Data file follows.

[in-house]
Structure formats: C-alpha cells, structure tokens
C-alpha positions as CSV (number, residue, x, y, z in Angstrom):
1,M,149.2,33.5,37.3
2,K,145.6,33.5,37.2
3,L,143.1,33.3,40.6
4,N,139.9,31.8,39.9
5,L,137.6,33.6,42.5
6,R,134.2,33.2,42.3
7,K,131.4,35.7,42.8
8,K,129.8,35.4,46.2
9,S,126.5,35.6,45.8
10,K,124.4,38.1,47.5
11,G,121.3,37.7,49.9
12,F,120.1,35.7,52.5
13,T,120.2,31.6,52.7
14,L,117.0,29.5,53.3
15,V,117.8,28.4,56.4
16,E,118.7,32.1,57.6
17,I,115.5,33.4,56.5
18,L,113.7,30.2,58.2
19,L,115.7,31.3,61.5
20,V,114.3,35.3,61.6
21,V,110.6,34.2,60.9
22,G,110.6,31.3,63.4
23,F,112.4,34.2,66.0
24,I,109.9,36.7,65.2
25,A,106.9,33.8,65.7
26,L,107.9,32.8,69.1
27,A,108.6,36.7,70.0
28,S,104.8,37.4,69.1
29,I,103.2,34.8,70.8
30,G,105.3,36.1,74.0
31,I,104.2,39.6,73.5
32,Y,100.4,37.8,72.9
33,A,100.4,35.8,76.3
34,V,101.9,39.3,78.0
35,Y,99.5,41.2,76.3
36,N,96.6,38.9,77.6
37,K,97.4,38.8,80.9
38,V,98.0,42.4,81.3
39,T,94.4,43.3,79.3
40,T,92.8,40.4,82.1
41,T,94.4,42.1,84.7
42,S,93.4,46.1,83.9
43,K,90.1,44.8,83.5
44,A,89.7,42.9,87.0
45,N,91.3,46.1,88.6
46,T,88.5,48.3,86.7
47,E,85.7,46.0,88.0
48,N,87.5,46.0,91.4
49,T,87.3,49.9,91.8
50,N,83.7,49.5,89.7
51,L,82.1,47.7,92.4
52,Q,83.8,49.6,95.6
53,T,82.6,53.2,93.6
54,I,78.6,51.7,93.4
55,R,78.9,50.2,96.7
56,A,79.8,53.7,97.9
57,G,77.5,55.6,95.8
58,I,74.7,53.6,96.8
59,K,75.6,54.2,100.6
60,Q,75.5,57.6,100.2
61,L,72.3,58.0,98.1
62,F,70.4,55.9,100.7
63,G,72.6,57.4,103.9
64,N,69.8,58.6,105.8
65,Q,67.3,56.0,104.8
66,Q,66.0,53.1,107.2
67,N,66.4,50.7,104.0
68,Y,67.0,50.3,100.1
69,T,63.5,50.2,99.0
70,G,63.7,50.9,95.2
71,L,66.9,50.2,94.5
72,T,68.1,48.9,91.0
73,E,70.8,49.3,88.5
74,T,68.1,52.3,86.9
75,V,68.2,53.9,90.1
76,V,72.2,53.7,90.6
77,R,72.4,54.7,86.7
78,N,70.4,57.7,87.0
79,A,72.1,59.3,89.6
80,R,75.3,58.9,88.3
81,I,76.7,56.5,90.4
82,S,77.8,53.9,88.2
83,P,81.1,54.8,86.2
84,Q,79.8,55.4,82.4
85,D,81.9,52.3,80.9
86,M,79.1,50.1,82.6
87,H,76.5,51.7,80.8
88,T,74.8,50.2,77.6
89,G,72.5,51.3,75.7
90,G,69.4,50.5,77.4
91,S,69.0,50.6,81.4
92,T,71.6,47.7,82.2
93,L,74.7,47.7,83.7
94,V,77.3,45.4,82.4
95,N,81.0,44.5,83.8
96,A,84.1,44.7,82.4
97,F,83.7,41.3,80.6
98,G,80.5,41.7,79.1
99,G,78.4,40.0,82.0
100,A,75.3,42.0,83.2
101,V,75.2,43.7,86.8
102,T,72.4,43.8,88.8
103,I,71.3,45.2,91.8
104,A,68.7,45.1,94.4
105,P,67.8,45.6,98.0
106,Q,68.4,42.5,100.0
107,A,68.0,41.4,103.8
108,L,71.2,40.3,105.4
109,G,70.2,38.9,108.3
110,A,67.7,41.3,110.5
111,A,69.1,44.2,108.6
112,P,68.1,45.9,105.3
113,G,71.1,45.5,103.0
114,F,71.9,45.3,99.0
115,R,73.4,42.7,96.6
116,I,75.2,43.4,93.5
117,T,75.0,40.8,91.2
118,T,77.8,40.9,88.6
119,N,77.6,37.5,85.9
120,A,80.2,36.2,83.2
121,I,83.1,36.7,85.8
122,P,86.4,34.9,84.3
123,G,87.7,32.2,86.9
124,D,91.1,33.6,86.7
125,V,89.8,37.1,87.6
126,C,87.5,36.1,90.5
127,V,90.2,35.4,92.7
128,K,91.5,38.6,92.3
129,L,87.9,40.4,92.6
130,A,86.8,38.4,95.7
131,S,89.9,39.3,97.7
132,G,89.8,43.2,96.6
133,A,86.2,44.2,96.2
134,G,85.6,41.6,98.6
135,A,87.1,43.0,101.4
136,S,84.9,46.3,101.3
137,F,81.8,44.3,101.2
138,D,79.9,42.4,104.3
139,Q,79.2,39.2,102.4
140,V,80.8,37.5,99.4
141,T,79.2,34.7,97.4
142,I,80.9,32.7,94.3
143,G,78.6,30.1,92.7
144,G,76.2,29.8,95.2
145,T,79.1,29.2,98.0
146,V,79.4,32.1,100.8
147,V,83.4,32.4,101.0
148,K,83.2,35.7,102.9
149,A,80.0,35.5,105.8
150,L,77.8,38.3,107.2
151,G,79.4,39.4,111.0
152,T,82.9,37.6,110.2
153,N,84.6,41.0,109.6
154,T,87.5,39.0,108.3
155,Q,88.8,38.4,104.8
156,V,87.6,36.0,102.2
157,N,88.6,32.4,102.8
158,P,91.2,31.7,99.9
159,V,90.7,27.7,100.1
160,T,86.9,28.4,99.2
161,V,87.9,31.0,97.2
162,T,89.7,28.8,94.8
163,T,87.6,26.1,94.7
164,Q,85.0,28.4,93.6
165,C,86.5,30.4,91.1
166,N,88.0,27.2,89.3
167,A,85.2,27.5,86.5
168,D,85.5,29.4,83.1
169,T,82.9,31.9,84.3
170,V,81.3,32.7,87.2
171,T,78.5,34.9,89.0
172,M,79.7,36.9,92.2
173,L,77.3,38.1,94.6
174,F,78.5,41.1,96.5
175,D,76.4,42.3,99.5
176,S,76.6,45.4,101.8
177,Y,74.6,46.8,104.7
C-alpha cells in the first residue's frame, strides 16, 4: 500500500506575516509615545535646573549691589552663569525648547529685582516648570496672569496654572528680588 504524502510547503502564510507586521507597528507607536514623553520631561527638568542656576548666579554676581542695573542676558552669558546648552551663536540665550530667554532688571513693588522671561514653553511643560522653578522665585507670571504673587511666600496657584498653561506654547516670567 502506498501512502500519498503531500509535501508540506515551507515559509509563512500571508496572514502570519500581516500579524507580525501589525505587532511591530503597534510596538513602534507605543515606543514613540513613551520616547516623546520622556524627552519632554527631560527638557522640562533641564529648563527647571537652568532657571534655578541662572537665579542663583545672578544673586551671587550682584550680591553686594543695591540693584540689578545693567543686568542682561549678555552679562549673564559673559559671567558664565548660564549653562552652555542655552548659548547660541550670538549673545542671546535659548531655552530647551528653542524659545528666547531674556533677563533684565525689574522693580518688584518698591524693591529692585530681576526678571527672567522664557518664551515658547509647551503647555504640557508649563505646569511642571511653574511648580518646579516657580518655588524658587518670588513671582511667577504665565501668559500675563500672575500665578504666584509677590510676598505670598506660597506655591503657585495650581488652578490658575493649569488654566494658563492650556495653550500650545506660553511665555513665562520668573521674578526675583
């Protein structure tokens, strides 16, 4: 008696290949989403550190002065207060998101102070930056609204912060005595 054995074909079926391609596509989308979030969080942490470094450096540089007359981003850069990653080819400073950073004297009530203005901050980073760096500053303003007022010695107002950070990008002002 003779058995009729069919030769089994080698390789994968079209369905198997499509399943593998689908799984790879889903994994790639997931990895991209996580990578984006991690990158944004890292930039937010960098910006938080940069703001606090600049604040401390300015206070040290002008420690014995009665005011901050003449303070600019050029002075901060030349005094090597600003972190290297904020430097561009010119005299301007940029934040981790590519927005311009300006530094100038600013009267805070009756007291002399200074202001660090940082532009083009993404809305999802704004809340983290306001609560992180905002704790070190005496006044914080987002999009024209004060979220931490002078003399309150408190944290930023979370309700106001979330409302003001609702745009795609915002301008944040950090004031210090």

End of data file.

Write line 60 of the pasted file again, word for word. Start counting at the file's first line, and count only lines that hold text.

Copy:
57,G,77.5,55.6,95.8